Laura Kenny wins prestigious Bidlake Memorial Prize

British Olympic track champion Laura Kenny is presented with the 2016 FT Bidlake Memorial Prize after becoming the nation's most successful female Olympic athlete

Laura Kenny at the Rio Olympics. Photo: Graham Watson
Laura Kenny at the Rio Olympics. Photo: Graham Watson
(Image credit: Watson)

Laura Kenny has joined a roll-call of Britain's biggest cycling stars after being awarded the 2016 FT Bidlake Memorial Prize.

The prestigious annual prize is awarded to the person who gives 'the most outstanding performance or contribution to the betterment of cycling'.

Since its inception in 1934 in memory of 'father of time trialling' Frederick Thomas Bidlake, the award has been handed to some of the biggest names in British cycling, including Mark Cavendish, Bradley Wiggins, Chris Boardman, Tom Simpson, Nicole Cooke, Reg Harris and Eileen Sheridan.

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“I’m thrilled to have been chosen to receive the Bidlake Memorial Prize,” Kenny said.

“To have my name added to the long list of so many respected and successful cyclists that have received the prize over the years is a real honour.”

Kenny, née Trott, came away from the Rio 2016 Olympic Games with gold medals in the omnium and team pursuit track disciplines, successfully defending the titles from 2012. She also claimed the 2016 world titles in the omnium and scratch race.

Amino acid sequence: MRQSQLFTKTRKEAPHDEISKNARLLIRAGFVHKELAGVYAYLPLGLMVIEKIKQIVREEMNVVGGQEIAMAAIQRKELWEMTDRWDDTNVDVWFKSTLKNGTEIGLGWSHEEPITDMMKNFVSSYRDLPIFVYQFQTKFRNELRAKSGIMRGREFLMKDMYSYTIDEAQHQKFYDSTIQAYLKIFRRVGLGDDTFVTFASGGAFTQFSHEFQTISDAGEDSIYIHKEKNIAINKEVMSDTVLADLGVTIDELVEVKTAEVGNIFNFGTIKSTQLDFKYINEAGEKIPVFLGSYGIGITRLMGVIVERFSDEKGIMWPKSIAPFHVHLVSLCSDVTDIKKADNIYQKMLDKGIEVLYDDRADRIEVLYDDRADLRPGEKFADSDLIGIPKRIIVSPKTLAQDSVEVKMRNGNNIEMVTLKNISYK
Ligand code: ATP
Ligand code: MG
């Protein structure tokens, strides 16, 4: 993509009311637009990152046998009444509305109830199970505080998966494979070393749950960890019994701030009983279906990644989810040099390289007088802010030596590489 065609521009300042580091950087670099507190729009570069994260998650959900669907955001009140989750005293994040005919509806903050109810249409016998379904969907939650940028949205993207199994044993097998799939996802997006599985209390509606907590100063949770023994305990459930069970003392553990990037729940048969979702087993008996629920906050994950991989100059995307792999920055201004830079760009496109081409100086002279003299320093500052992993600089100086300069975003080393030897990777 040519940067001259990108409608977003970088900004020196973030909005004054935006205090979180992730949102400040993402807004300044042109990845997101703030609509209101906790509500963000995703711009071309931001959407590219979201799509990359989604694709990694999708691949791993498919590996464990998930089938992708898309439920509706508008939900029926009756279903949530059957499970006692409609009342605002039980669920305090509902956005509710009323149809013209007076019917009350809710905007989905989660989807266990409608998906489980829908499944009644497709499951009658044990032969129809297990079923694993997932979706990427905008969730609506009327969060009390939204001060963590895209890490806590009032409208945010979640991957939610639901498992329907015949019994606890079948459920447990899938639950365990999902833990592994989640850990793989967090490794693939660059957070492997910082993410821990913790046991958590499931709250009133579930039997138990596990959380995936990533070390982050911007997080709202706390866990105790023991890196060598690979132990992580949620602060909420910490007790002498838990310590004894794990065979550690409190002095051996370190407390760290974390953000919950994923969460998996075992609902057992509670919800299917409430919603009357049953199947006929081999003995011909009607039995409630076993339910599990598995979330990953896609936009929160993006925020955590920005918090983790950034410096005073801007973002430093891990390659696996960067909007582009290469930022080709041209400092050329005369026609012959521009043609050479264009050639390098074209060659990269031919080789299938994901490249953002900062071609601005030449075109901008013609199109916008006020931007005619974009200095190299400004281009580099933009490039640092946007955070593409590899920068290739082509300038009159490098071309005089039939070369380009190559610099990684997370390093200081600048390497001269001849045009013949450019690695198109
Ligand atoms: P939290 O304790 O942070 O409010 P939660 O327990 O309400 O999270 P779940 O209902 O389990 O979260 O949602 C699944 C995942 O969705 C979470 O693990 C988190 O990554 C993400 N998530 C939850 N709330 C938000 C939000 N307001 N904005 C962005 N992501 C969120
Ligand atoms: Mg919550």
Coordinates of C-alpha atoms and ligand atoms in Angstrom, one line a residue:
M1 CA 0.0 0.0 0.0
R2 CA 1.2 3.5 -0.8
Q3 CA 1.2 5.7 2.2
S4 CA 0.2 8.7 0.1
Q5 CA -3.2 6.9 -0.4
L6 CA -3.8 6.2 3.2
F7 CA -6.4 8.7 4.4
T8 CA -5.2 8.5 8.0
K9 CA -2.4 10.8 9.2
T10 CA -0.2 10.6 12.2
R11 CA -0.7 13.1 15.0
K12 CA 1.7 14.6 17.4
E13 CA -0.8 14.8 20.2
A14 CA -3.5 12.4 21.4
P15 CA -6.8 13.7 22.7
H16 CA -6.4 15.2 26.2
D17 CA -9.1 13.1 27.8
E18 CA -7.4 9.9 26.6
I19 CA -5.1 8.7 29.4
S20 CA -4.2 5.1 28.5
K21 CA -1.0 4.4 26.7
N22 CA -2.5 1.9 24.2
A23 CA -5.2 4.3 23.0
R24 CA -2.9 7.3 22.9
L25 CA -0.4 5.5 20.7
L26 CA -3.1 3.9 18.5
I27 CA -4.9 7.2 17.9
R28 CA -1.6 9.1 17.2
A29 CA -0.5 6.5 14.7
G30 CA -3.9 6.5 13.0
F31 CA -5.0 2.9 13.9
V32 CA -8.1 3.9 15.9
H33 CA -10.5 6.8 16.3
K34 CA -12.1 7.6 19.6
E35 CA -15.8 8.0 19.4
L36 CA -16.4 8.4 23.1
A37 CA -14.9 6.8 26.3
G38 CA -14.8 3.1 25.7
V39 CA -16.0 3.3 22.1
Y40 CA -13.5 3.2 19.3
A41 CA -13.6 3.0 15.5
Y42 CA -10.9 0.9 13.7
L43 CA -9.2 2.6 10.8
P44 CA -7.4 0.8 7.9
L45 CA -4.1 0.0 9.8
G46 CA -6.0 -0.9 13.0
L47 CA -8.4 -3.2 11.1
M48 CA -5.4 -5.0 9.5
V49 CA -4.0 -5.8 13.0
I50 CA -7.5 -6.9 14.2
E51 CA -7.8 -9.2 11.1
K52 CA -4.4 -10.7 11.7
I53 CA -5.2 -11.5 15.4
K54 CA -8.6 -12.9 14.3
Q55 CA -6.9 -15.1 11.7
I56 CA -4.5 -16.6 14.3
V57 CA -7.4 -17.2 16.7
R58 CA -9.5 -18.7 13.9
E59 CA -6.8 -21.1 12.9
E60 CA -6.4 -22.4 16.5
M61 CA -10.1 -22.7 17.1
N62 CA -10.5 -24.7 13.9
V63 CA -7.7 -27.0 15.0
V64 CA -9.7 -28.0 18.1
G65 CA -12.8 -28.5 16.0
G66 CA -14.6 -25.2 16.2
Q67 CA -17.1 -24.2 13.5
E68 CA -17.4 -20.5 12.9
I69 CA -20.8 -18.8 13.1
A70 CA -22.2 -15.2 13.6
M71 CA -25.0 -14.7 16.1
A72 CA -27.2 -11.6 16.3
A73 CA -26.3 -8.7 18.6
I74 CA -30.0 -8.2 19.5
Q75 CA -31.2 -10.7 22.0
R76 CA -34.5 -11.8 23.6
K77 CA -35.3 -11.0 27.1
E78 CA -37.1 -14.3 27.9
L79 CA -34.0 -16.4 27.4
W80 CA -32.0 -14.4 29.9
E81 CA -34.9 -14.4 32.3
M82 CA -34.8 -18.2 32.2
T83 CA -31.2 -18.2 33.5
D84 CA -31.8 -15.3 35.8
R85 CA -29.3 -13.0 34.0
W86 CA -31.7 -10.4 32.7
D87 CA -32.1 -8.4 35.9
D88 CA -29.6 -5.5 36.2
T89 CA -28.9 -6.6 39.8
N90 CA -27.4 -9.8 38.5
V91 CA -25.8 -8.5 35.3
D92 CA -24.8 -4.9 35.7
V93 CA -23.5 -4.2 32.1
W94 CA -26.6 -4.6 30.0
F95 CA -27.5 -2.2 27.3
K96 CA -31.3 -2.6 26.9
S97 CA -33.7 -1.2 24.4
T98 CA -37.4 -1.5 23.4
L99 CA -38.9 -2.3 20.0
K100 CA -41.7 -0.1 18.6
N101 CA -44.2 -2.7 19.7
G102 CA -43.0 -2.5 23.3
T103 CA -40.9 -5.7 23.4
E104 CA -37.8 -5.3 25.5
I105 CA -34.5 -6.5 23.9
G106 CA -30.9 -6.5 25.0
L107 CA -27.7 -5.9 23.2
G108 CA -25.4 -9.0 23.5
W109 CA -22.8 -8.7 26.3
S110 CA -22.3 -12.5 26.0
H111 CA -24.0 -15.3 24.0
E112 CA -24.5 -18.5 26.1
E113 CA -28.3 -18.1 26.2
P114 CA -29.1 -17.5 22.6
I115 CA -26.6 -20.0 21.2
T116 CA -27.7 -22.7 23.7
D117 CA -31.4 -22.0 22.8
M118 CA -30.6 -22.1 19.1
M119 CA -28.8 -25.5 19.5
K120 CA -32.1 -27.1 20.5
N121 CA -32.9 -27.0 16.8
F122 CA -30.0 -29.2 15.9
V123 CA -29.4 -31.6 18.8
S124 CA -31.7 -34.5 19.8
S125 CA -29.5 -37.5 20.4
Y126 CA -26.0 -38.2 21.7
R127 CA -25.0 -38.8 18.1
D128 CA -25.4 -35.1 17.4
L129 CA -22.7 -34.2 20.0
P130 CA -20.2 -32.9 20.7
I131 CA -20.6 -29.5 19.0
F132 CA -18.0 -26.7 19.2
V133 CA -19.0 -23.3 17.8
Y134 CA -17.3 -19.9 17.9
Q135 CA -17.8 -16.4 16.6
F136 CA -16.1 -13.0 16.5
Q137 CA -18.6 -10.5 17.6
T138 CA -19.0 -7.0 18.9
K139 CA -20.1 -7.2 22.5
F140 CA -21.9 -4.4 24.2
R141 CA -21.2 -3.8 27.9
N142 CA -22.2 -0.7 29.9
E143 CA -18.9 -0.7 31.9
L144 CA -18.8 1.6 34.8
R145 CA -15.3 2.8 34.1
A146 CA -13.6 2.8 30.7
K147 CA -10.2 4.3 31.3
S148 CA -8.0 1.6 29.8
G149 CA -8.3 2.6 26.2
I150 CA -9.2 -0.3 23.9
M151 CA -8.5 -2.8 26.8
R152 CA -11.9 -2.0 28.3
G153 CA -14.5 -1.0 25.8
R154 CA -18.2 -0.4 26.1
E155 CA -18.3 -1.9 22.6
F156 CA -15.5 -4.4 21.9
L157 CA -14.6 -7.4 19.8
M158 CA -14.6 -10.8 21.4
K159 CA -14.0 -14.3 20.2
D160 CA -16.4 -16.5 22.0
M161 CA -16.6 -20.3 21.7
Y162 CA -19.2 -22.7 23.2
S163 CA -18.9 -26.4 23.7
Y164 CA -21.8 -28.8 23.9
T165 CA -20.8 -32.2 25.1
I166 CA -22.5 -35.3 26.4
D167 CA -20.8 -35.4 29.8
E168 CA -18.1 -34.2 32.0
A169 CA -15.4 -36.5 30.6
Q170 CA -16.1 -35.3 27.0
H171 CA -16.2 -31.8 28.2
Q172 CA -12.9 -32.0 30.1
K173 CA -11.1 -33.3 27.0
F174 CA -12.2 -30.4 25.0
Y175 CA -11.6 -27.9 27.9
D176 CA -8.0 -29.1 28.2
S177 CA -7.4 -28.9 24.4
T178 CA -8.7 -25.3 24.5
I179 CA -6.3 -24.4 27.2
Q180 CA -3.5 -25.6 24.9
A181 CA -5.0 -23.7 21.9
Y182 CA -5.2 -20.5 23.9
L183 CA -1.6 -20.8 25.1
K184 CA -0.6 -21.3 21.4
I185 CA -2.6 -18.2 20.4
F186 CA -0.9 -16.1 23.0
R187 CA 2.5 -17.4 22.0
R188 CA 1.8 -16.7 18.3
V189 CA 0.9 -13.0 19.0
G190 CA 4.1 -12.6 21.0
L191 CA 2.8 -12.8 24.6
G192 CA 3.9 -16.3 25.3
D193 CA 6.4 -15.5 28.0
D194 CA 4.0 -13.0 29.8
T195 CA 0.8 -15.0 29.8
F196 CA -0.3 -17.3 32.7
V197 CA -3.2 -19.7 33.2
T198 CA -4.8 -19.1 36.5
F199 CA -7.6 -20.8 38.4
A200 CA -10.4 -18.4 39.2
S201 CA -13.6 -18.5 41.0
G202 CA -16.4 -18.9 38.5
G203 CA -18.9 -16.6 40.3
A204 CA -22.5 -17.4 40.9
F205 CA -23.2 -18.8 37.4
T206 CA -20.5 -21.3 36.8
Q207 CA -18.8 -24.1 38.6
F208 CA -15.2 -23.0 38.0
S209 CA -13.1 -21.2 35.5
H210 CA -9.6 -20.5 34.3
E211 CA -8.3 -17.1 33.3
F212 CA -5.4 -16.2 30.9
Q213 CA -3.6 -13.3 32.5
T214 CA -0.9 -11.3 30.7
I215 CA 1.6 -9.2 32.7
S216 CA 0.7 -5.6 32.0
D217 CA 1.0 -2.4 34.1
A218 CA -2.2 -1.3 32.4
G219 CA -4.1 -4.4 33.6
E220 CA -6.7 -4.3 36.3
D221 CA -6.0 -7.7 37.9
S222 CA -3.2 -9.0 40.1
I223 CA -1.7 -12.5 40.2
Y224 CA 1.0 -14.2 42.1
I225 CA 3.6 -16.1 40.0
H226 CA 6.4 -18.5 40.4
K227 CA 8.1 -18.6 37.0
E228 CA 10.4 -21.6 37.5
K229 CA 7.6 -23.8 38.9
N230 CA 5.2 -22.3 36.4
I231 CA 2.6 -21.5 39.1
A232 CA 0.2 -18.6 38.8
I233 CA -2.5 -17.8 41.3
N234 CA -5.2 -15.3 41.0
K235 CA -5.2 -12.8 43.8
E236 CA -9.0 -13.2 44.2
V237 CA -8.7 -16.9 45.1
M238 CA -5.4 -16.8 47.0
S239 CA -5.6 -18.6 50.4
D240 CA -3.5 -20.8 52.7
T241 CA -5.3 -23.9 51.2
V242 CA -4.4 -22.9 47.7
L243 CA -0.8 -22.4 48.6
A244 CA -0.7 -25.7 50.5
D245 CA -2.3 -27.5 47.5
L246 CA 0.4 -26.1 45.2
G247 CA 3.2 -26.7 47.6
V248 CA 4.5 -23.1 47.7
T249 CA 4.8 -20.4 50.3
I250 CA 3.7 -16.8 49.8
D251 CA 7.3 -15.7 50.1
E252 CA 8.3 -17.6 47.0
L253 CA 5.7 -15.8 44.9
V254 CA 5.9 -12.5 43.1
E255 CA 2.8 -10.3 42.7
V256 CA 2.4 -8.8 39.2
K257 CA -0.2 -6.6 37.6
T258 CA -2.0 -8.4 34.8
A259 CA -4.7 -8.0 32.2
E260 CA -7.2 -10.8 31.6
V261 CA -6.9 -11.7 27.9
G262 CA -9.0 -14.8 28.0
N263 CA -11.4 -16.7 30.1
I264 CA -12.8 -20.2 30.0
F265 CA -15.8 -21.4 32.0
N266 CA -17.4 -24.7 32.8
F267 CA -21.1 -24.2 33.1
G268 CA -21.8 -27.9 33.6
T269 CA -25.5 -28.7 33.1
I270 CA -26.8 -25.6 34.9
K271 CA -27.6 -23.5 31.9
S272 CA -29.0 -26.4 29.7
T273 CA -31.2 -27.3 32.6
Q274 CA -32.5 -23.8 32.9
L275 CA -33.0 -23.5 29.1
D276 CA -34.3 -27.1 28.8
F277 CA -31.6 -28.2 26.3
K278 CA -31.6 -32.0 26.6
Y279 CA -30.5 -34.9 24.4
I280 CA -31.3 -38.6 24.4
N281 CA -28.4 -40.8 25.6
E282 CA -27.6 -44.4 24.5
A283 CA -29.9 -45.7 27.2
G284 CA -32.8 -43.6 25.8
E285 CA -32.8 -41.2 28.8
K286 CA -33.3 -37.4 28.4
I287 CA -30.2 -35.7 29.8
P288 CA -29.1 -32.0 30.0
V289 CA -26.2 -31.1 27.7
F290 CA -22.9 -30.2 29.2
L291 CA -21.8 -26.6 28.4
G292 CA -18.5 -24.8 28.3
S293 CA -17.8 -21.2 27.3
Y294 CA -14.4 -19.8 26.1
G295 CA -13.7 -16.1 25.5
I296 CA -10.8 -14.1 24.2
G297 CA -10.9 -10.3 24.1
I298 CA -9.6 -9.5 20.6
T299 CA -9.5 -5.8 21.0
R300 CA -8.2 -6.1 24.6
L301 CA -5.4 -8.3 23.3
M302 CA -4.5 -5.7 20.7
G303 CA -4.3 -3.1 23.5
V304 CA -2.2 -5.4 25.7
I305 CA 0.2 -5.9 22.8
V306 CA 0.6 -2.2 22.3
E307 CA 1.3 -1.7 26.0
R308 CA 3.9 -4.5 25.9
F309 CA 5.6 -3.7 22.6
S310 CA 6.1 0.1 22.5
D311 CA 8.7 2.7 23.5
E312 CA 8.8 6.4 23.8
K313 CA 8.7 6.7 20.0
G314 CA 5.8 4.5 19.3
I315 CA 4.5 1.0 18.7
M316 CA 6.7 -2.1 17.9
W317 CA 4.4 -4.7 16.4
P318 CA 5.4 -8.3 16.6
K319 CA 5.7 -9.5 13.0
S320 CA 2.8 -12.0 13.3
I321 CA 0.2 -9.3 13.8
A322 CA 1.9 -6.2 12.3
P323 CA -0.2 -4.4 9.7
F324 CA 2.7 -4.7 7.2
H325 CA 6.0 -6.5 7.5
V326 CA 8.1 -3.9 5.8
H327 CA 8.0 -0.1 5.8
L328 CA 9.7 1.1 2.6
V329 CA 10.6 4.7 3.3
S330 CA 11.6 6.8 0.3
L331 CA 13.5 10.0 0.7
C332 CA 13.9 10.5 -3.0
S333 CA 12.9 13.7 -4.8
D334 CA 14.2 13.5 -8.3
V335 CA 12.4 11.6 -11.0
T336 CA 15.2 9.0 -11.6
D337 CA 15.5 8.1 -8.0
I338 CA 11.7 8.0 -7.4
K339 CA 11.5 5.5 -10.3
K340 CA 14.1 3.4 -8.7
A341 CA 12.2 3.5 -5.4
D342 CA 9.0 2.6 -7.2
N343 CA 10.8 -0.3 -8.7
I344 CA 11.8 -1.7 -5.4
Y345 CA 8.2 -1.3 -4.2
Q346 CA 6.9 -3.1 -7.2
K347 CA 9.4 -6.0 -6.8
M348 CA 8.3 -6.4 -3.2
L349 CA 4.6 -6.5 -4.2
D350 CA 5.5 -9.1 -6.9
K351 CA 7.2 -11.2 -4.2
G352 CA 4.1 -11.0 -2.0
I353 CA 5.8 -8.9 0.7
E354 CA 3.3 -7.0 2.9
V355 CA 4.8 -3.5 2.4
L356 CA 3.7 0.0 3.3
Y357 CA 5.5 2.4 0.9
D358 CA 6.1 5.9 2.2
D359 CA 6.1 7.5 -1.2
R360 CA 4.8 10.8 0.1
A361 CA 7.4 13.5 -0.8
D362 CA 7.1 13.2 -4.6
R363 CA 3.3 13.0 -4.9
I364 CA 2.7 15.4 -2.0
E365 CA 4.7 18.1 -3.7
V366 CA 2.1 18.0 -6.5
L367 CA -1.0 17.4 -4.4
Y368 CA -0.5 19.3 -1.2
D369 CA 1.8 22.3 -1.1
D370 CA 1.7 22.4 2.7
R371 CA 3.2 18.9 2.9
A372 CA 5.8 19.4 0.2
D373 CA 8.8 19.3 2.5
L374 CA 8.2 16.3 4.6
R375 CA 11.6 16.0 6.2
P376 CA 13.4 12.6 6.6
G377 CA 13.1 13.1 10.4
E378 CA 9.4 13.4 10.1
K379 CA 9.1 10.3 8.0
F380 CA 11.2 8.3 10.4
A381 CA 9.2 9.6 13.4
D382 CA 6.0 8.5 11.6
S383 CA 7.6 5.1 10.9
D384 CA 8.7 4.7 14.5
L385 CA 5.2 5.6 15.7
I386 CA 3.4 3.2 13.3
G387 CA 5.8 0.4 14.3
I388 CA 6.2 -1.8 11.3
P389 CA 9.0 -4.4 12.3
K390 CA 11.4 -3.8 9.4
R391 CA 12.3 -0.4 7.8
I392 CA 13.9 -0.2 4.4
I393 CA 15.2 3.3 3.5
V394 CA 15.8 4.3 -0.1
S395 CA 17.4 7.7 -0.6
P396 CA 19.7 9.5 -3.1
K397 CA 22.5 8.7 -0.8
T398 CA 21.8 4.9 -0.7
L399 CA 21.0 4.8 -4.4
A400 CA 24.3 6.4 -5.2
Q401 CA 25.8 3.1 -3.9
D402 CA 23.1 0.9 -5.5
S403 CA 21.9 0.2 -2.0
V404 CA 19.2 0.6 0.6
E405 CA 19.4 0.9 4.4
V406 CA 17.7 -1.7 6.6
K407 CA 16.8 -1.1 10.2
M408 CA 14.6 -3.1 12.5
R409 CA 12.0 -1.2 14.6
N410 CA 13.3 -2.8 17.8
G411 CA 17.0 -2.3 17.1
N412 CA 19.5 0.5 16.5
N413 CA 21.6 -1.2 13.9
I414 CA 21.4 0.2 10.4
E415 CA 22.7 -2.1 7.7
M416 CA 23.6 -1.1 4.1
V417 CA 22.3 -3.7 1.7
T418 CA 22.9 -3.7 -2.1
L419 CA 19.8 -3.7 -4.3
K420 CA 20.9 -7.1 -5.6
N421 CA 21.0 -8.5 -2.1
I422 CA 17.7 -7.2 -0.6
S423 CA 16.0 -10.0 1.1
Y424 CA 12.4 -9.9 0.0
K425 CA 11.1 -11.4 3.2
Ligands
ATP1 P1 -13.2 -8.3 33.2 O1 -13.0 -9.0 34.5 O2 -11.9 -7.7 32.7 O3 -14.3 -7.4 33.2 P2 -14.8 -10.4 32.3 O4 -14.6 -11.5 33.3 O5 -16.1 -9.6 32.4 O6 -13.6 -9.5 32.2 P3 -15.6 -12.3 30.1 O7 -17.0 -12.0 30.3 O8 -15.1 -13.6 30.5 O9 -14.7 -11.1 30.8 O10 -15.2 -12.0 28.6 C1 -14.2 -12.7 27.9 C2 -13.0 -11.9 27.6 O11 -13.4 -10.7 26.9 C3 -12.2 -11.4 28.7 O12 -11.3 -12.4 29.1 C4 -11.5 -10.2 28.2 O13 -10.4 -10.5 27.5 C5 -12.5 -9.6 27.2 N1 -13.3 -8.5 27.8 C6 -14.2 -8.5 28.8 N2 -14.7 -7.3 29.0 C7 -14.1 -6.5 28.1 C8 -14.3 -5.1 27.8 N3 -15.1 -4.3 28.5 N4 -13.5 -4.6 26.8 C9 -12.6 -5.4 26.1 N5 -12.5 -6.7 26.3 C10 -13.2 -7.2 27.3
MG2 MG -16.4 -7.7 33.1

The 24-year-old's tally of four gold medals mean that she has the most Olympic titles of any British female athlete in history, regardless of the sport.

Kenny is currently taking a break from competition after the Olympics, and announced recently that she is pregnant. She married GB track sprinter Jason Kenny in the autumn.

The winner of the Bidlake Memorial Prize is selected by the FT Bidlake Memorial Trust.

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Nigel Wynn
Nigel Wynn

Nigel Wynn worked as associate editor on CyclingWeekly.com, he worked almost single-handedly on the Cycling Weekly website in its early days. His passion for cycling, his writing and his creativity, as well as his hard work and dedication, were the original driving force behind the website’s success. Without him, CyclingWeekly.com would certainly not exist on the size and scale that it enjoys today. Nigel sadly passed away, following a brave battle with a cancer-related illness, in 2018. He was a highly valued colleague, and more importantly, n exceptional person to work with - his presence is sorely missed.